Cancer survivor thanks Relay for Life|
|Honorary survivor Arlette Puls credited those involved with Relay for Life and similar events for her ability to speak and be a part of the event at opening ceremonies for the annual fund-raiser Friday night.|
In remarks that brought a few tears and some smiles, Puls thanked the “wonderful family” of survivors and caregivers involved in the event, which opened under sunny skies with a goal of raising $58,000 over the next 12 hours.
Puls touched on her cancer journey, tracing it to the death of her firstborn son when she said she basically, lost the will to fight. His spirit gave that back to her, she said.
“There is nowhere else as wonderful as this community,” Puls said. “Everyone should be so proud of that.”
She credited the cancer center at Langlade Hospital, noting that throughout her treatments she never felt scared or alone.
And most of all she credited those present at the Relay.
“If it weren’t for all of you, I wouldn’t be here, or probably wouldn’t be here, tonight,” she said, adding “I am a survivor because of you.”
After clipping a ceremonial ribbon opening the event, the Antigo High School drumline and Puls led the survivors on a counterclockwise walk around the track. Caregivers walked clockwise, meeting at the east center and merging down the center together, signifying the journey taken.
The program opened with the drumline, Boy Scout Troop 644 color guard and Pledge of Allegiance led by Scout Brendan Uran. Connie Miller sang the national anthem.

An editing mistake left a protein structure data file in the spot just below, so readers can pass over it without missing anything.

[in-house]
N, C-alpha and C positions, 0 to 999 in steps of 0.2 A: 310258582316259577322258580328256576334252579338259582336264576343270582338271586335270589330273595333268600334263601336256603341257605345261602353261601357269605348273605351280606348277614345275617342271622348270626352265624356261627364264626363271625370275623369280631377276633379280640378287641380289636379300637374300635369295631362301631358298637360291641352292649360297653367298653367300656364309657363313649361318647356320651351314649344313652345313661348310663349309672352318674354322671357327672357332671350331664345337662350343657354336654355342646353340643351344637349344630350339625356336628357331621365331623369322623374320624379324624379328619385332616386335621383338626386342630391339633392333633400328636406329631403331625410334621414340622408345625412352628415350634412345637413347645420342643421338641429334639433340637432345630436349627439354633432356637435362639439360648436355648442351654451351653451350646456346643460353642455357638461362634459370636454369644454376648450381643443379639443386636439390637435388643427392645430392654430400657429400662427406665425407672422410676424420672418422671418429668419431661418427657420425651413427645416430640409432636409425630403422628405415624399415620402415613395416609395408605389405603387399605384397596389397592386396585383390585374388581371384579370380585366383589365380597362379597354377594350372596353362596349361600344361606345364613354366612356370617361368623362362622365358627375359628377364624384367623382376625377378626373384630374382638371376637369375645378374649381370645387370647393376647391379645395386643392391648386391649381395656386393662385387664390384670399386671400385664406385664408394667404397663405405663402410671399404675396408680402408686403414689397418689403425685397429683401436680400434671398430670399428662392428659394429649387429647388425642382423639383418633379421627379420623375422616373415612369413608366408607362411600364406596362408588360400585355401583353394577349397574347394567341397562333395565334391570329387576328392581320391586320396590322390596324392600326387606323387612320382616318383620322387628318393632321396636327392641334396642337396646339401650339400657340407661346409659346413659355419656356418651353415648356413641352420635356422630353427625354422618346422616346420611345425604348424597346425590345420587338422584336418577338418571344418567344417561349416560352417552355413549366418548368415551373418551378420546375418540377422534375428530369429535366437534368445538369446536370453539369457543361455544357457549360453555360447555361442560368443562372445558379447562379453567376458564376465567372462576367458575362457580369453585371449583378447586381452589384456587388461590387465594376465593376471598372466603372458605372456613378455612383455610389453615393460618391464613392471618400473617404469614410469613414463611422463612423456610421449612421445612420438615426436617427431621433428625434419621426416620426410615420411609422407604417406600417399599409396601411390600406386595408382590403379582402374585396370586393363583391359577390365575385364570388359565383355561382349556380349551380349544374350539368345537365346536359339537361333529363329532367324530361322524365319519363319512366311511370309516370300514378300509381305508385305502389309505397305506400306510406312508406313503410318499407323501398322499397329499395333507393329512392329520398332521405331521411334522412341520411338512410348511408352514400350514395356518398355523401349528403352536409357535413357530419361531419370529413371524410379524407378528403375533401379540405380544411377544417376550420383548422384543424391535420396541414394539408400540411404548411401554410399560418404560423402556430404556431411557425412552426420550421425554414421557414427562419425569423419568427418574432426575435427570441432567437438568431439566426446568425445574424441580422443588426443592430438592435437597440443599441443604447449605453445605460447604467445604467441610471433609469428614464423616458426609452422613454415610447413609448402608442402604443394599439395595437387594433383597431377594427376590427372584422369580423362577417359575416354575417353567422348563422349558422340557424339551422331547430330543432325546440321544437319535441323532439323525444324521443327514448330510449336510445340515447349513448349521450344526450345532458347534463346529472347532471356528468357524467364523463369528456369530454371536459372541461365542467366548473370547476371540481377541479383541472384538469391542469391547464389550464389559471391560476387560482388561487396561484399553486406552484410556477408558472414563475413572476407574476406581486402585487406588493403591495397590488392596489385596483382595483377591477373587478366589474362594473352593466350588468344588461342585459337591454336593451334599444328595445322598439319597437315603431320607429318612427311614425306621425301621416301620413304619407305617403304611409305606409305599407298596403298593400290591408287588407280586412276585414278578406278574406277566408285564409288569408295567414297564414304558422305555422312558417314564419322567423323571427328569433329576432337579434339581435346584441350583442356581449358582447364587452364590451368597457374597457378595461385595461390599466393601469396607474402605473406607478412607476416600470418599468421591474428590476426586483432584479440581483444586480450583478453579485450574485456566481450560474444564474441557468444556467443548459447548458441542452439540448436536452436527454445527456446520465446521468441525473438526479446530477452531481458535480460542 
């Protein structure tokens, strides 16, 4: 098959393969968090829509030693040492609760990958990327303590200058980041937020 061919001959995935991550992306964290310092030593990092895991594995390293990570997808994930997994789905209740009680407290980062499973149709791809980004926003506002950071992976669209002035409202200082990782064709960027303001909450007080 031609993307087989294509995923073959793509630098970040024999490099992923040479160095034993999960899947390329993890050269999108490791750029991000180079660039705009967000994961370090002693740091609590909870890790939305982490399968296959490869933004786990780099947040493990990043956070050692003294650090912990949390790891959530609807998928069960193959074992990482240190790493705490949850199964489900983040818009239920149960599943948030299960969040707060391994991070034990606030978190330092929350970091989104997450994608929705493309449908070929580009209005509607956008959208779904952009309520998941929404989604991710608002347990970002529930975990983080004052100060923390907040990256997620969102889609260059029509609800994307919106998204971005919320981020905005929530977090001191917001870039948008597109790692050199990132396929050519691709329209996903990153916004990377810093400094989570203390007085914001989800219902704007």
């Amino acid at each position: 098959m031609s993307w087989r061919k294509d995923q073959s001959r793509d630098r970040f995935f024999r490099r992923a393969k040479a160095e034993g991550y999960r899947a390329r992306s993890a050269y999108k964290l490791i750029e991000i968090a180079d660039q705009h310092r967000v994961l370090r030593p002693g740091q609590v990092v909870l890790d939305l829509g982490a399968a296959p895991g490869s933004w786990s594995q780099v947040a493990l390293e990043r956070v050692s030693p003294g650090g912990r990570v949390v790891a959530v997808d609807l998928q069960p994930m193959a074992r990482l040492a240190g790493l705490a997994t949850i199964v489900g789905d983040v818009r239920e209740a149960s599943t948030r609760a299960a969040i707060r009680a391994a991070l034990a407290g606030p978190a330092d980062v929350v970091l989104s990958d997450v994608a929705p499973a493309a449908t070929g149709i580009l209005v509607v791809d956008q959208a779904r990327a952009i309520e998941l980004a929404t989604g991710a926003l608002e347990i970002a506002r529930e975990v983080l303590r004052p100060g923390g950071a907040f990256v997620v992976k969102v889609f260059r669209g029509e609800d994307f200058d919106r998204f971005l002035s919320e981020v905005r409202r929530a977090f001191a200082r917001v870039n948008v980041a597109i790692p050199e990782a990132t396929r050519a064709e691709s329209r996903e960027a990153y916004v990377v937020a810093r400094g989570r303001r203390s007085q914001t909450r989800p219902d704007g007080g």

Event Chairman Jolene Guenthner stressed the excitement of the evening and that she bleeds “Relay purple.”
“We are creating more birthdays because we are doing what we can with what we have,” she said.
Langlade Hospital Administrator Dave Schneider reviewed some cancer statistics. There will be 1.7 million diagnoses this year, he said, and 585 people will die of cancer. In the state, 32,000 will be diagnosed and there will be 11,300 deaths.
The good news, he said, is that the benchmark five-year survival rate has climbed to 70 percent.
“Cancer is no longer a dreaded killer,” Schneider said, “It is more like a chronic disease instead of a death sentence.”
He credited research funded by dollars raised through events such as the Relay for the change.
“Tonight, you are the headlines,” he said. “In Antigo, some 200 to 300 people got together to make the world better...Someday we will have a cure for cancer.”
As Relay opened, the area around Listle Field was turned into a makeshift campground, with pull-behind campers, pop-up units and large motorhomes all taking positions around the track.
Activities will continue through the evening with music by Curt Parsons, the BC Band with Charlie Kirsch and Brian Hayes, Mel Franzen and Stone Soup Brothers, and Charlie Bretl with the L.A. ThrillBillies. The deejay “SemperFi” will take the overnight shift.
A poignant highlight, the luminaria ceremony, was held at 10 p.m. Gary Hartl read the names.
Other activities throughout the evening included free swimming at the Clara R. McKenna Aquatic Center, Zumba, a “Sassy Santa,” and, late night, a costume contest featuring “TuTus for TaTas.”
Breakfast was served at 6:15 a.m. this morning followed by a closing ceremony when awards and team totals were be announced.
Honorary survivor Arlette Puls leads the first lap at the American Cancer Society’s Relay for Life Friday at Listle Field.
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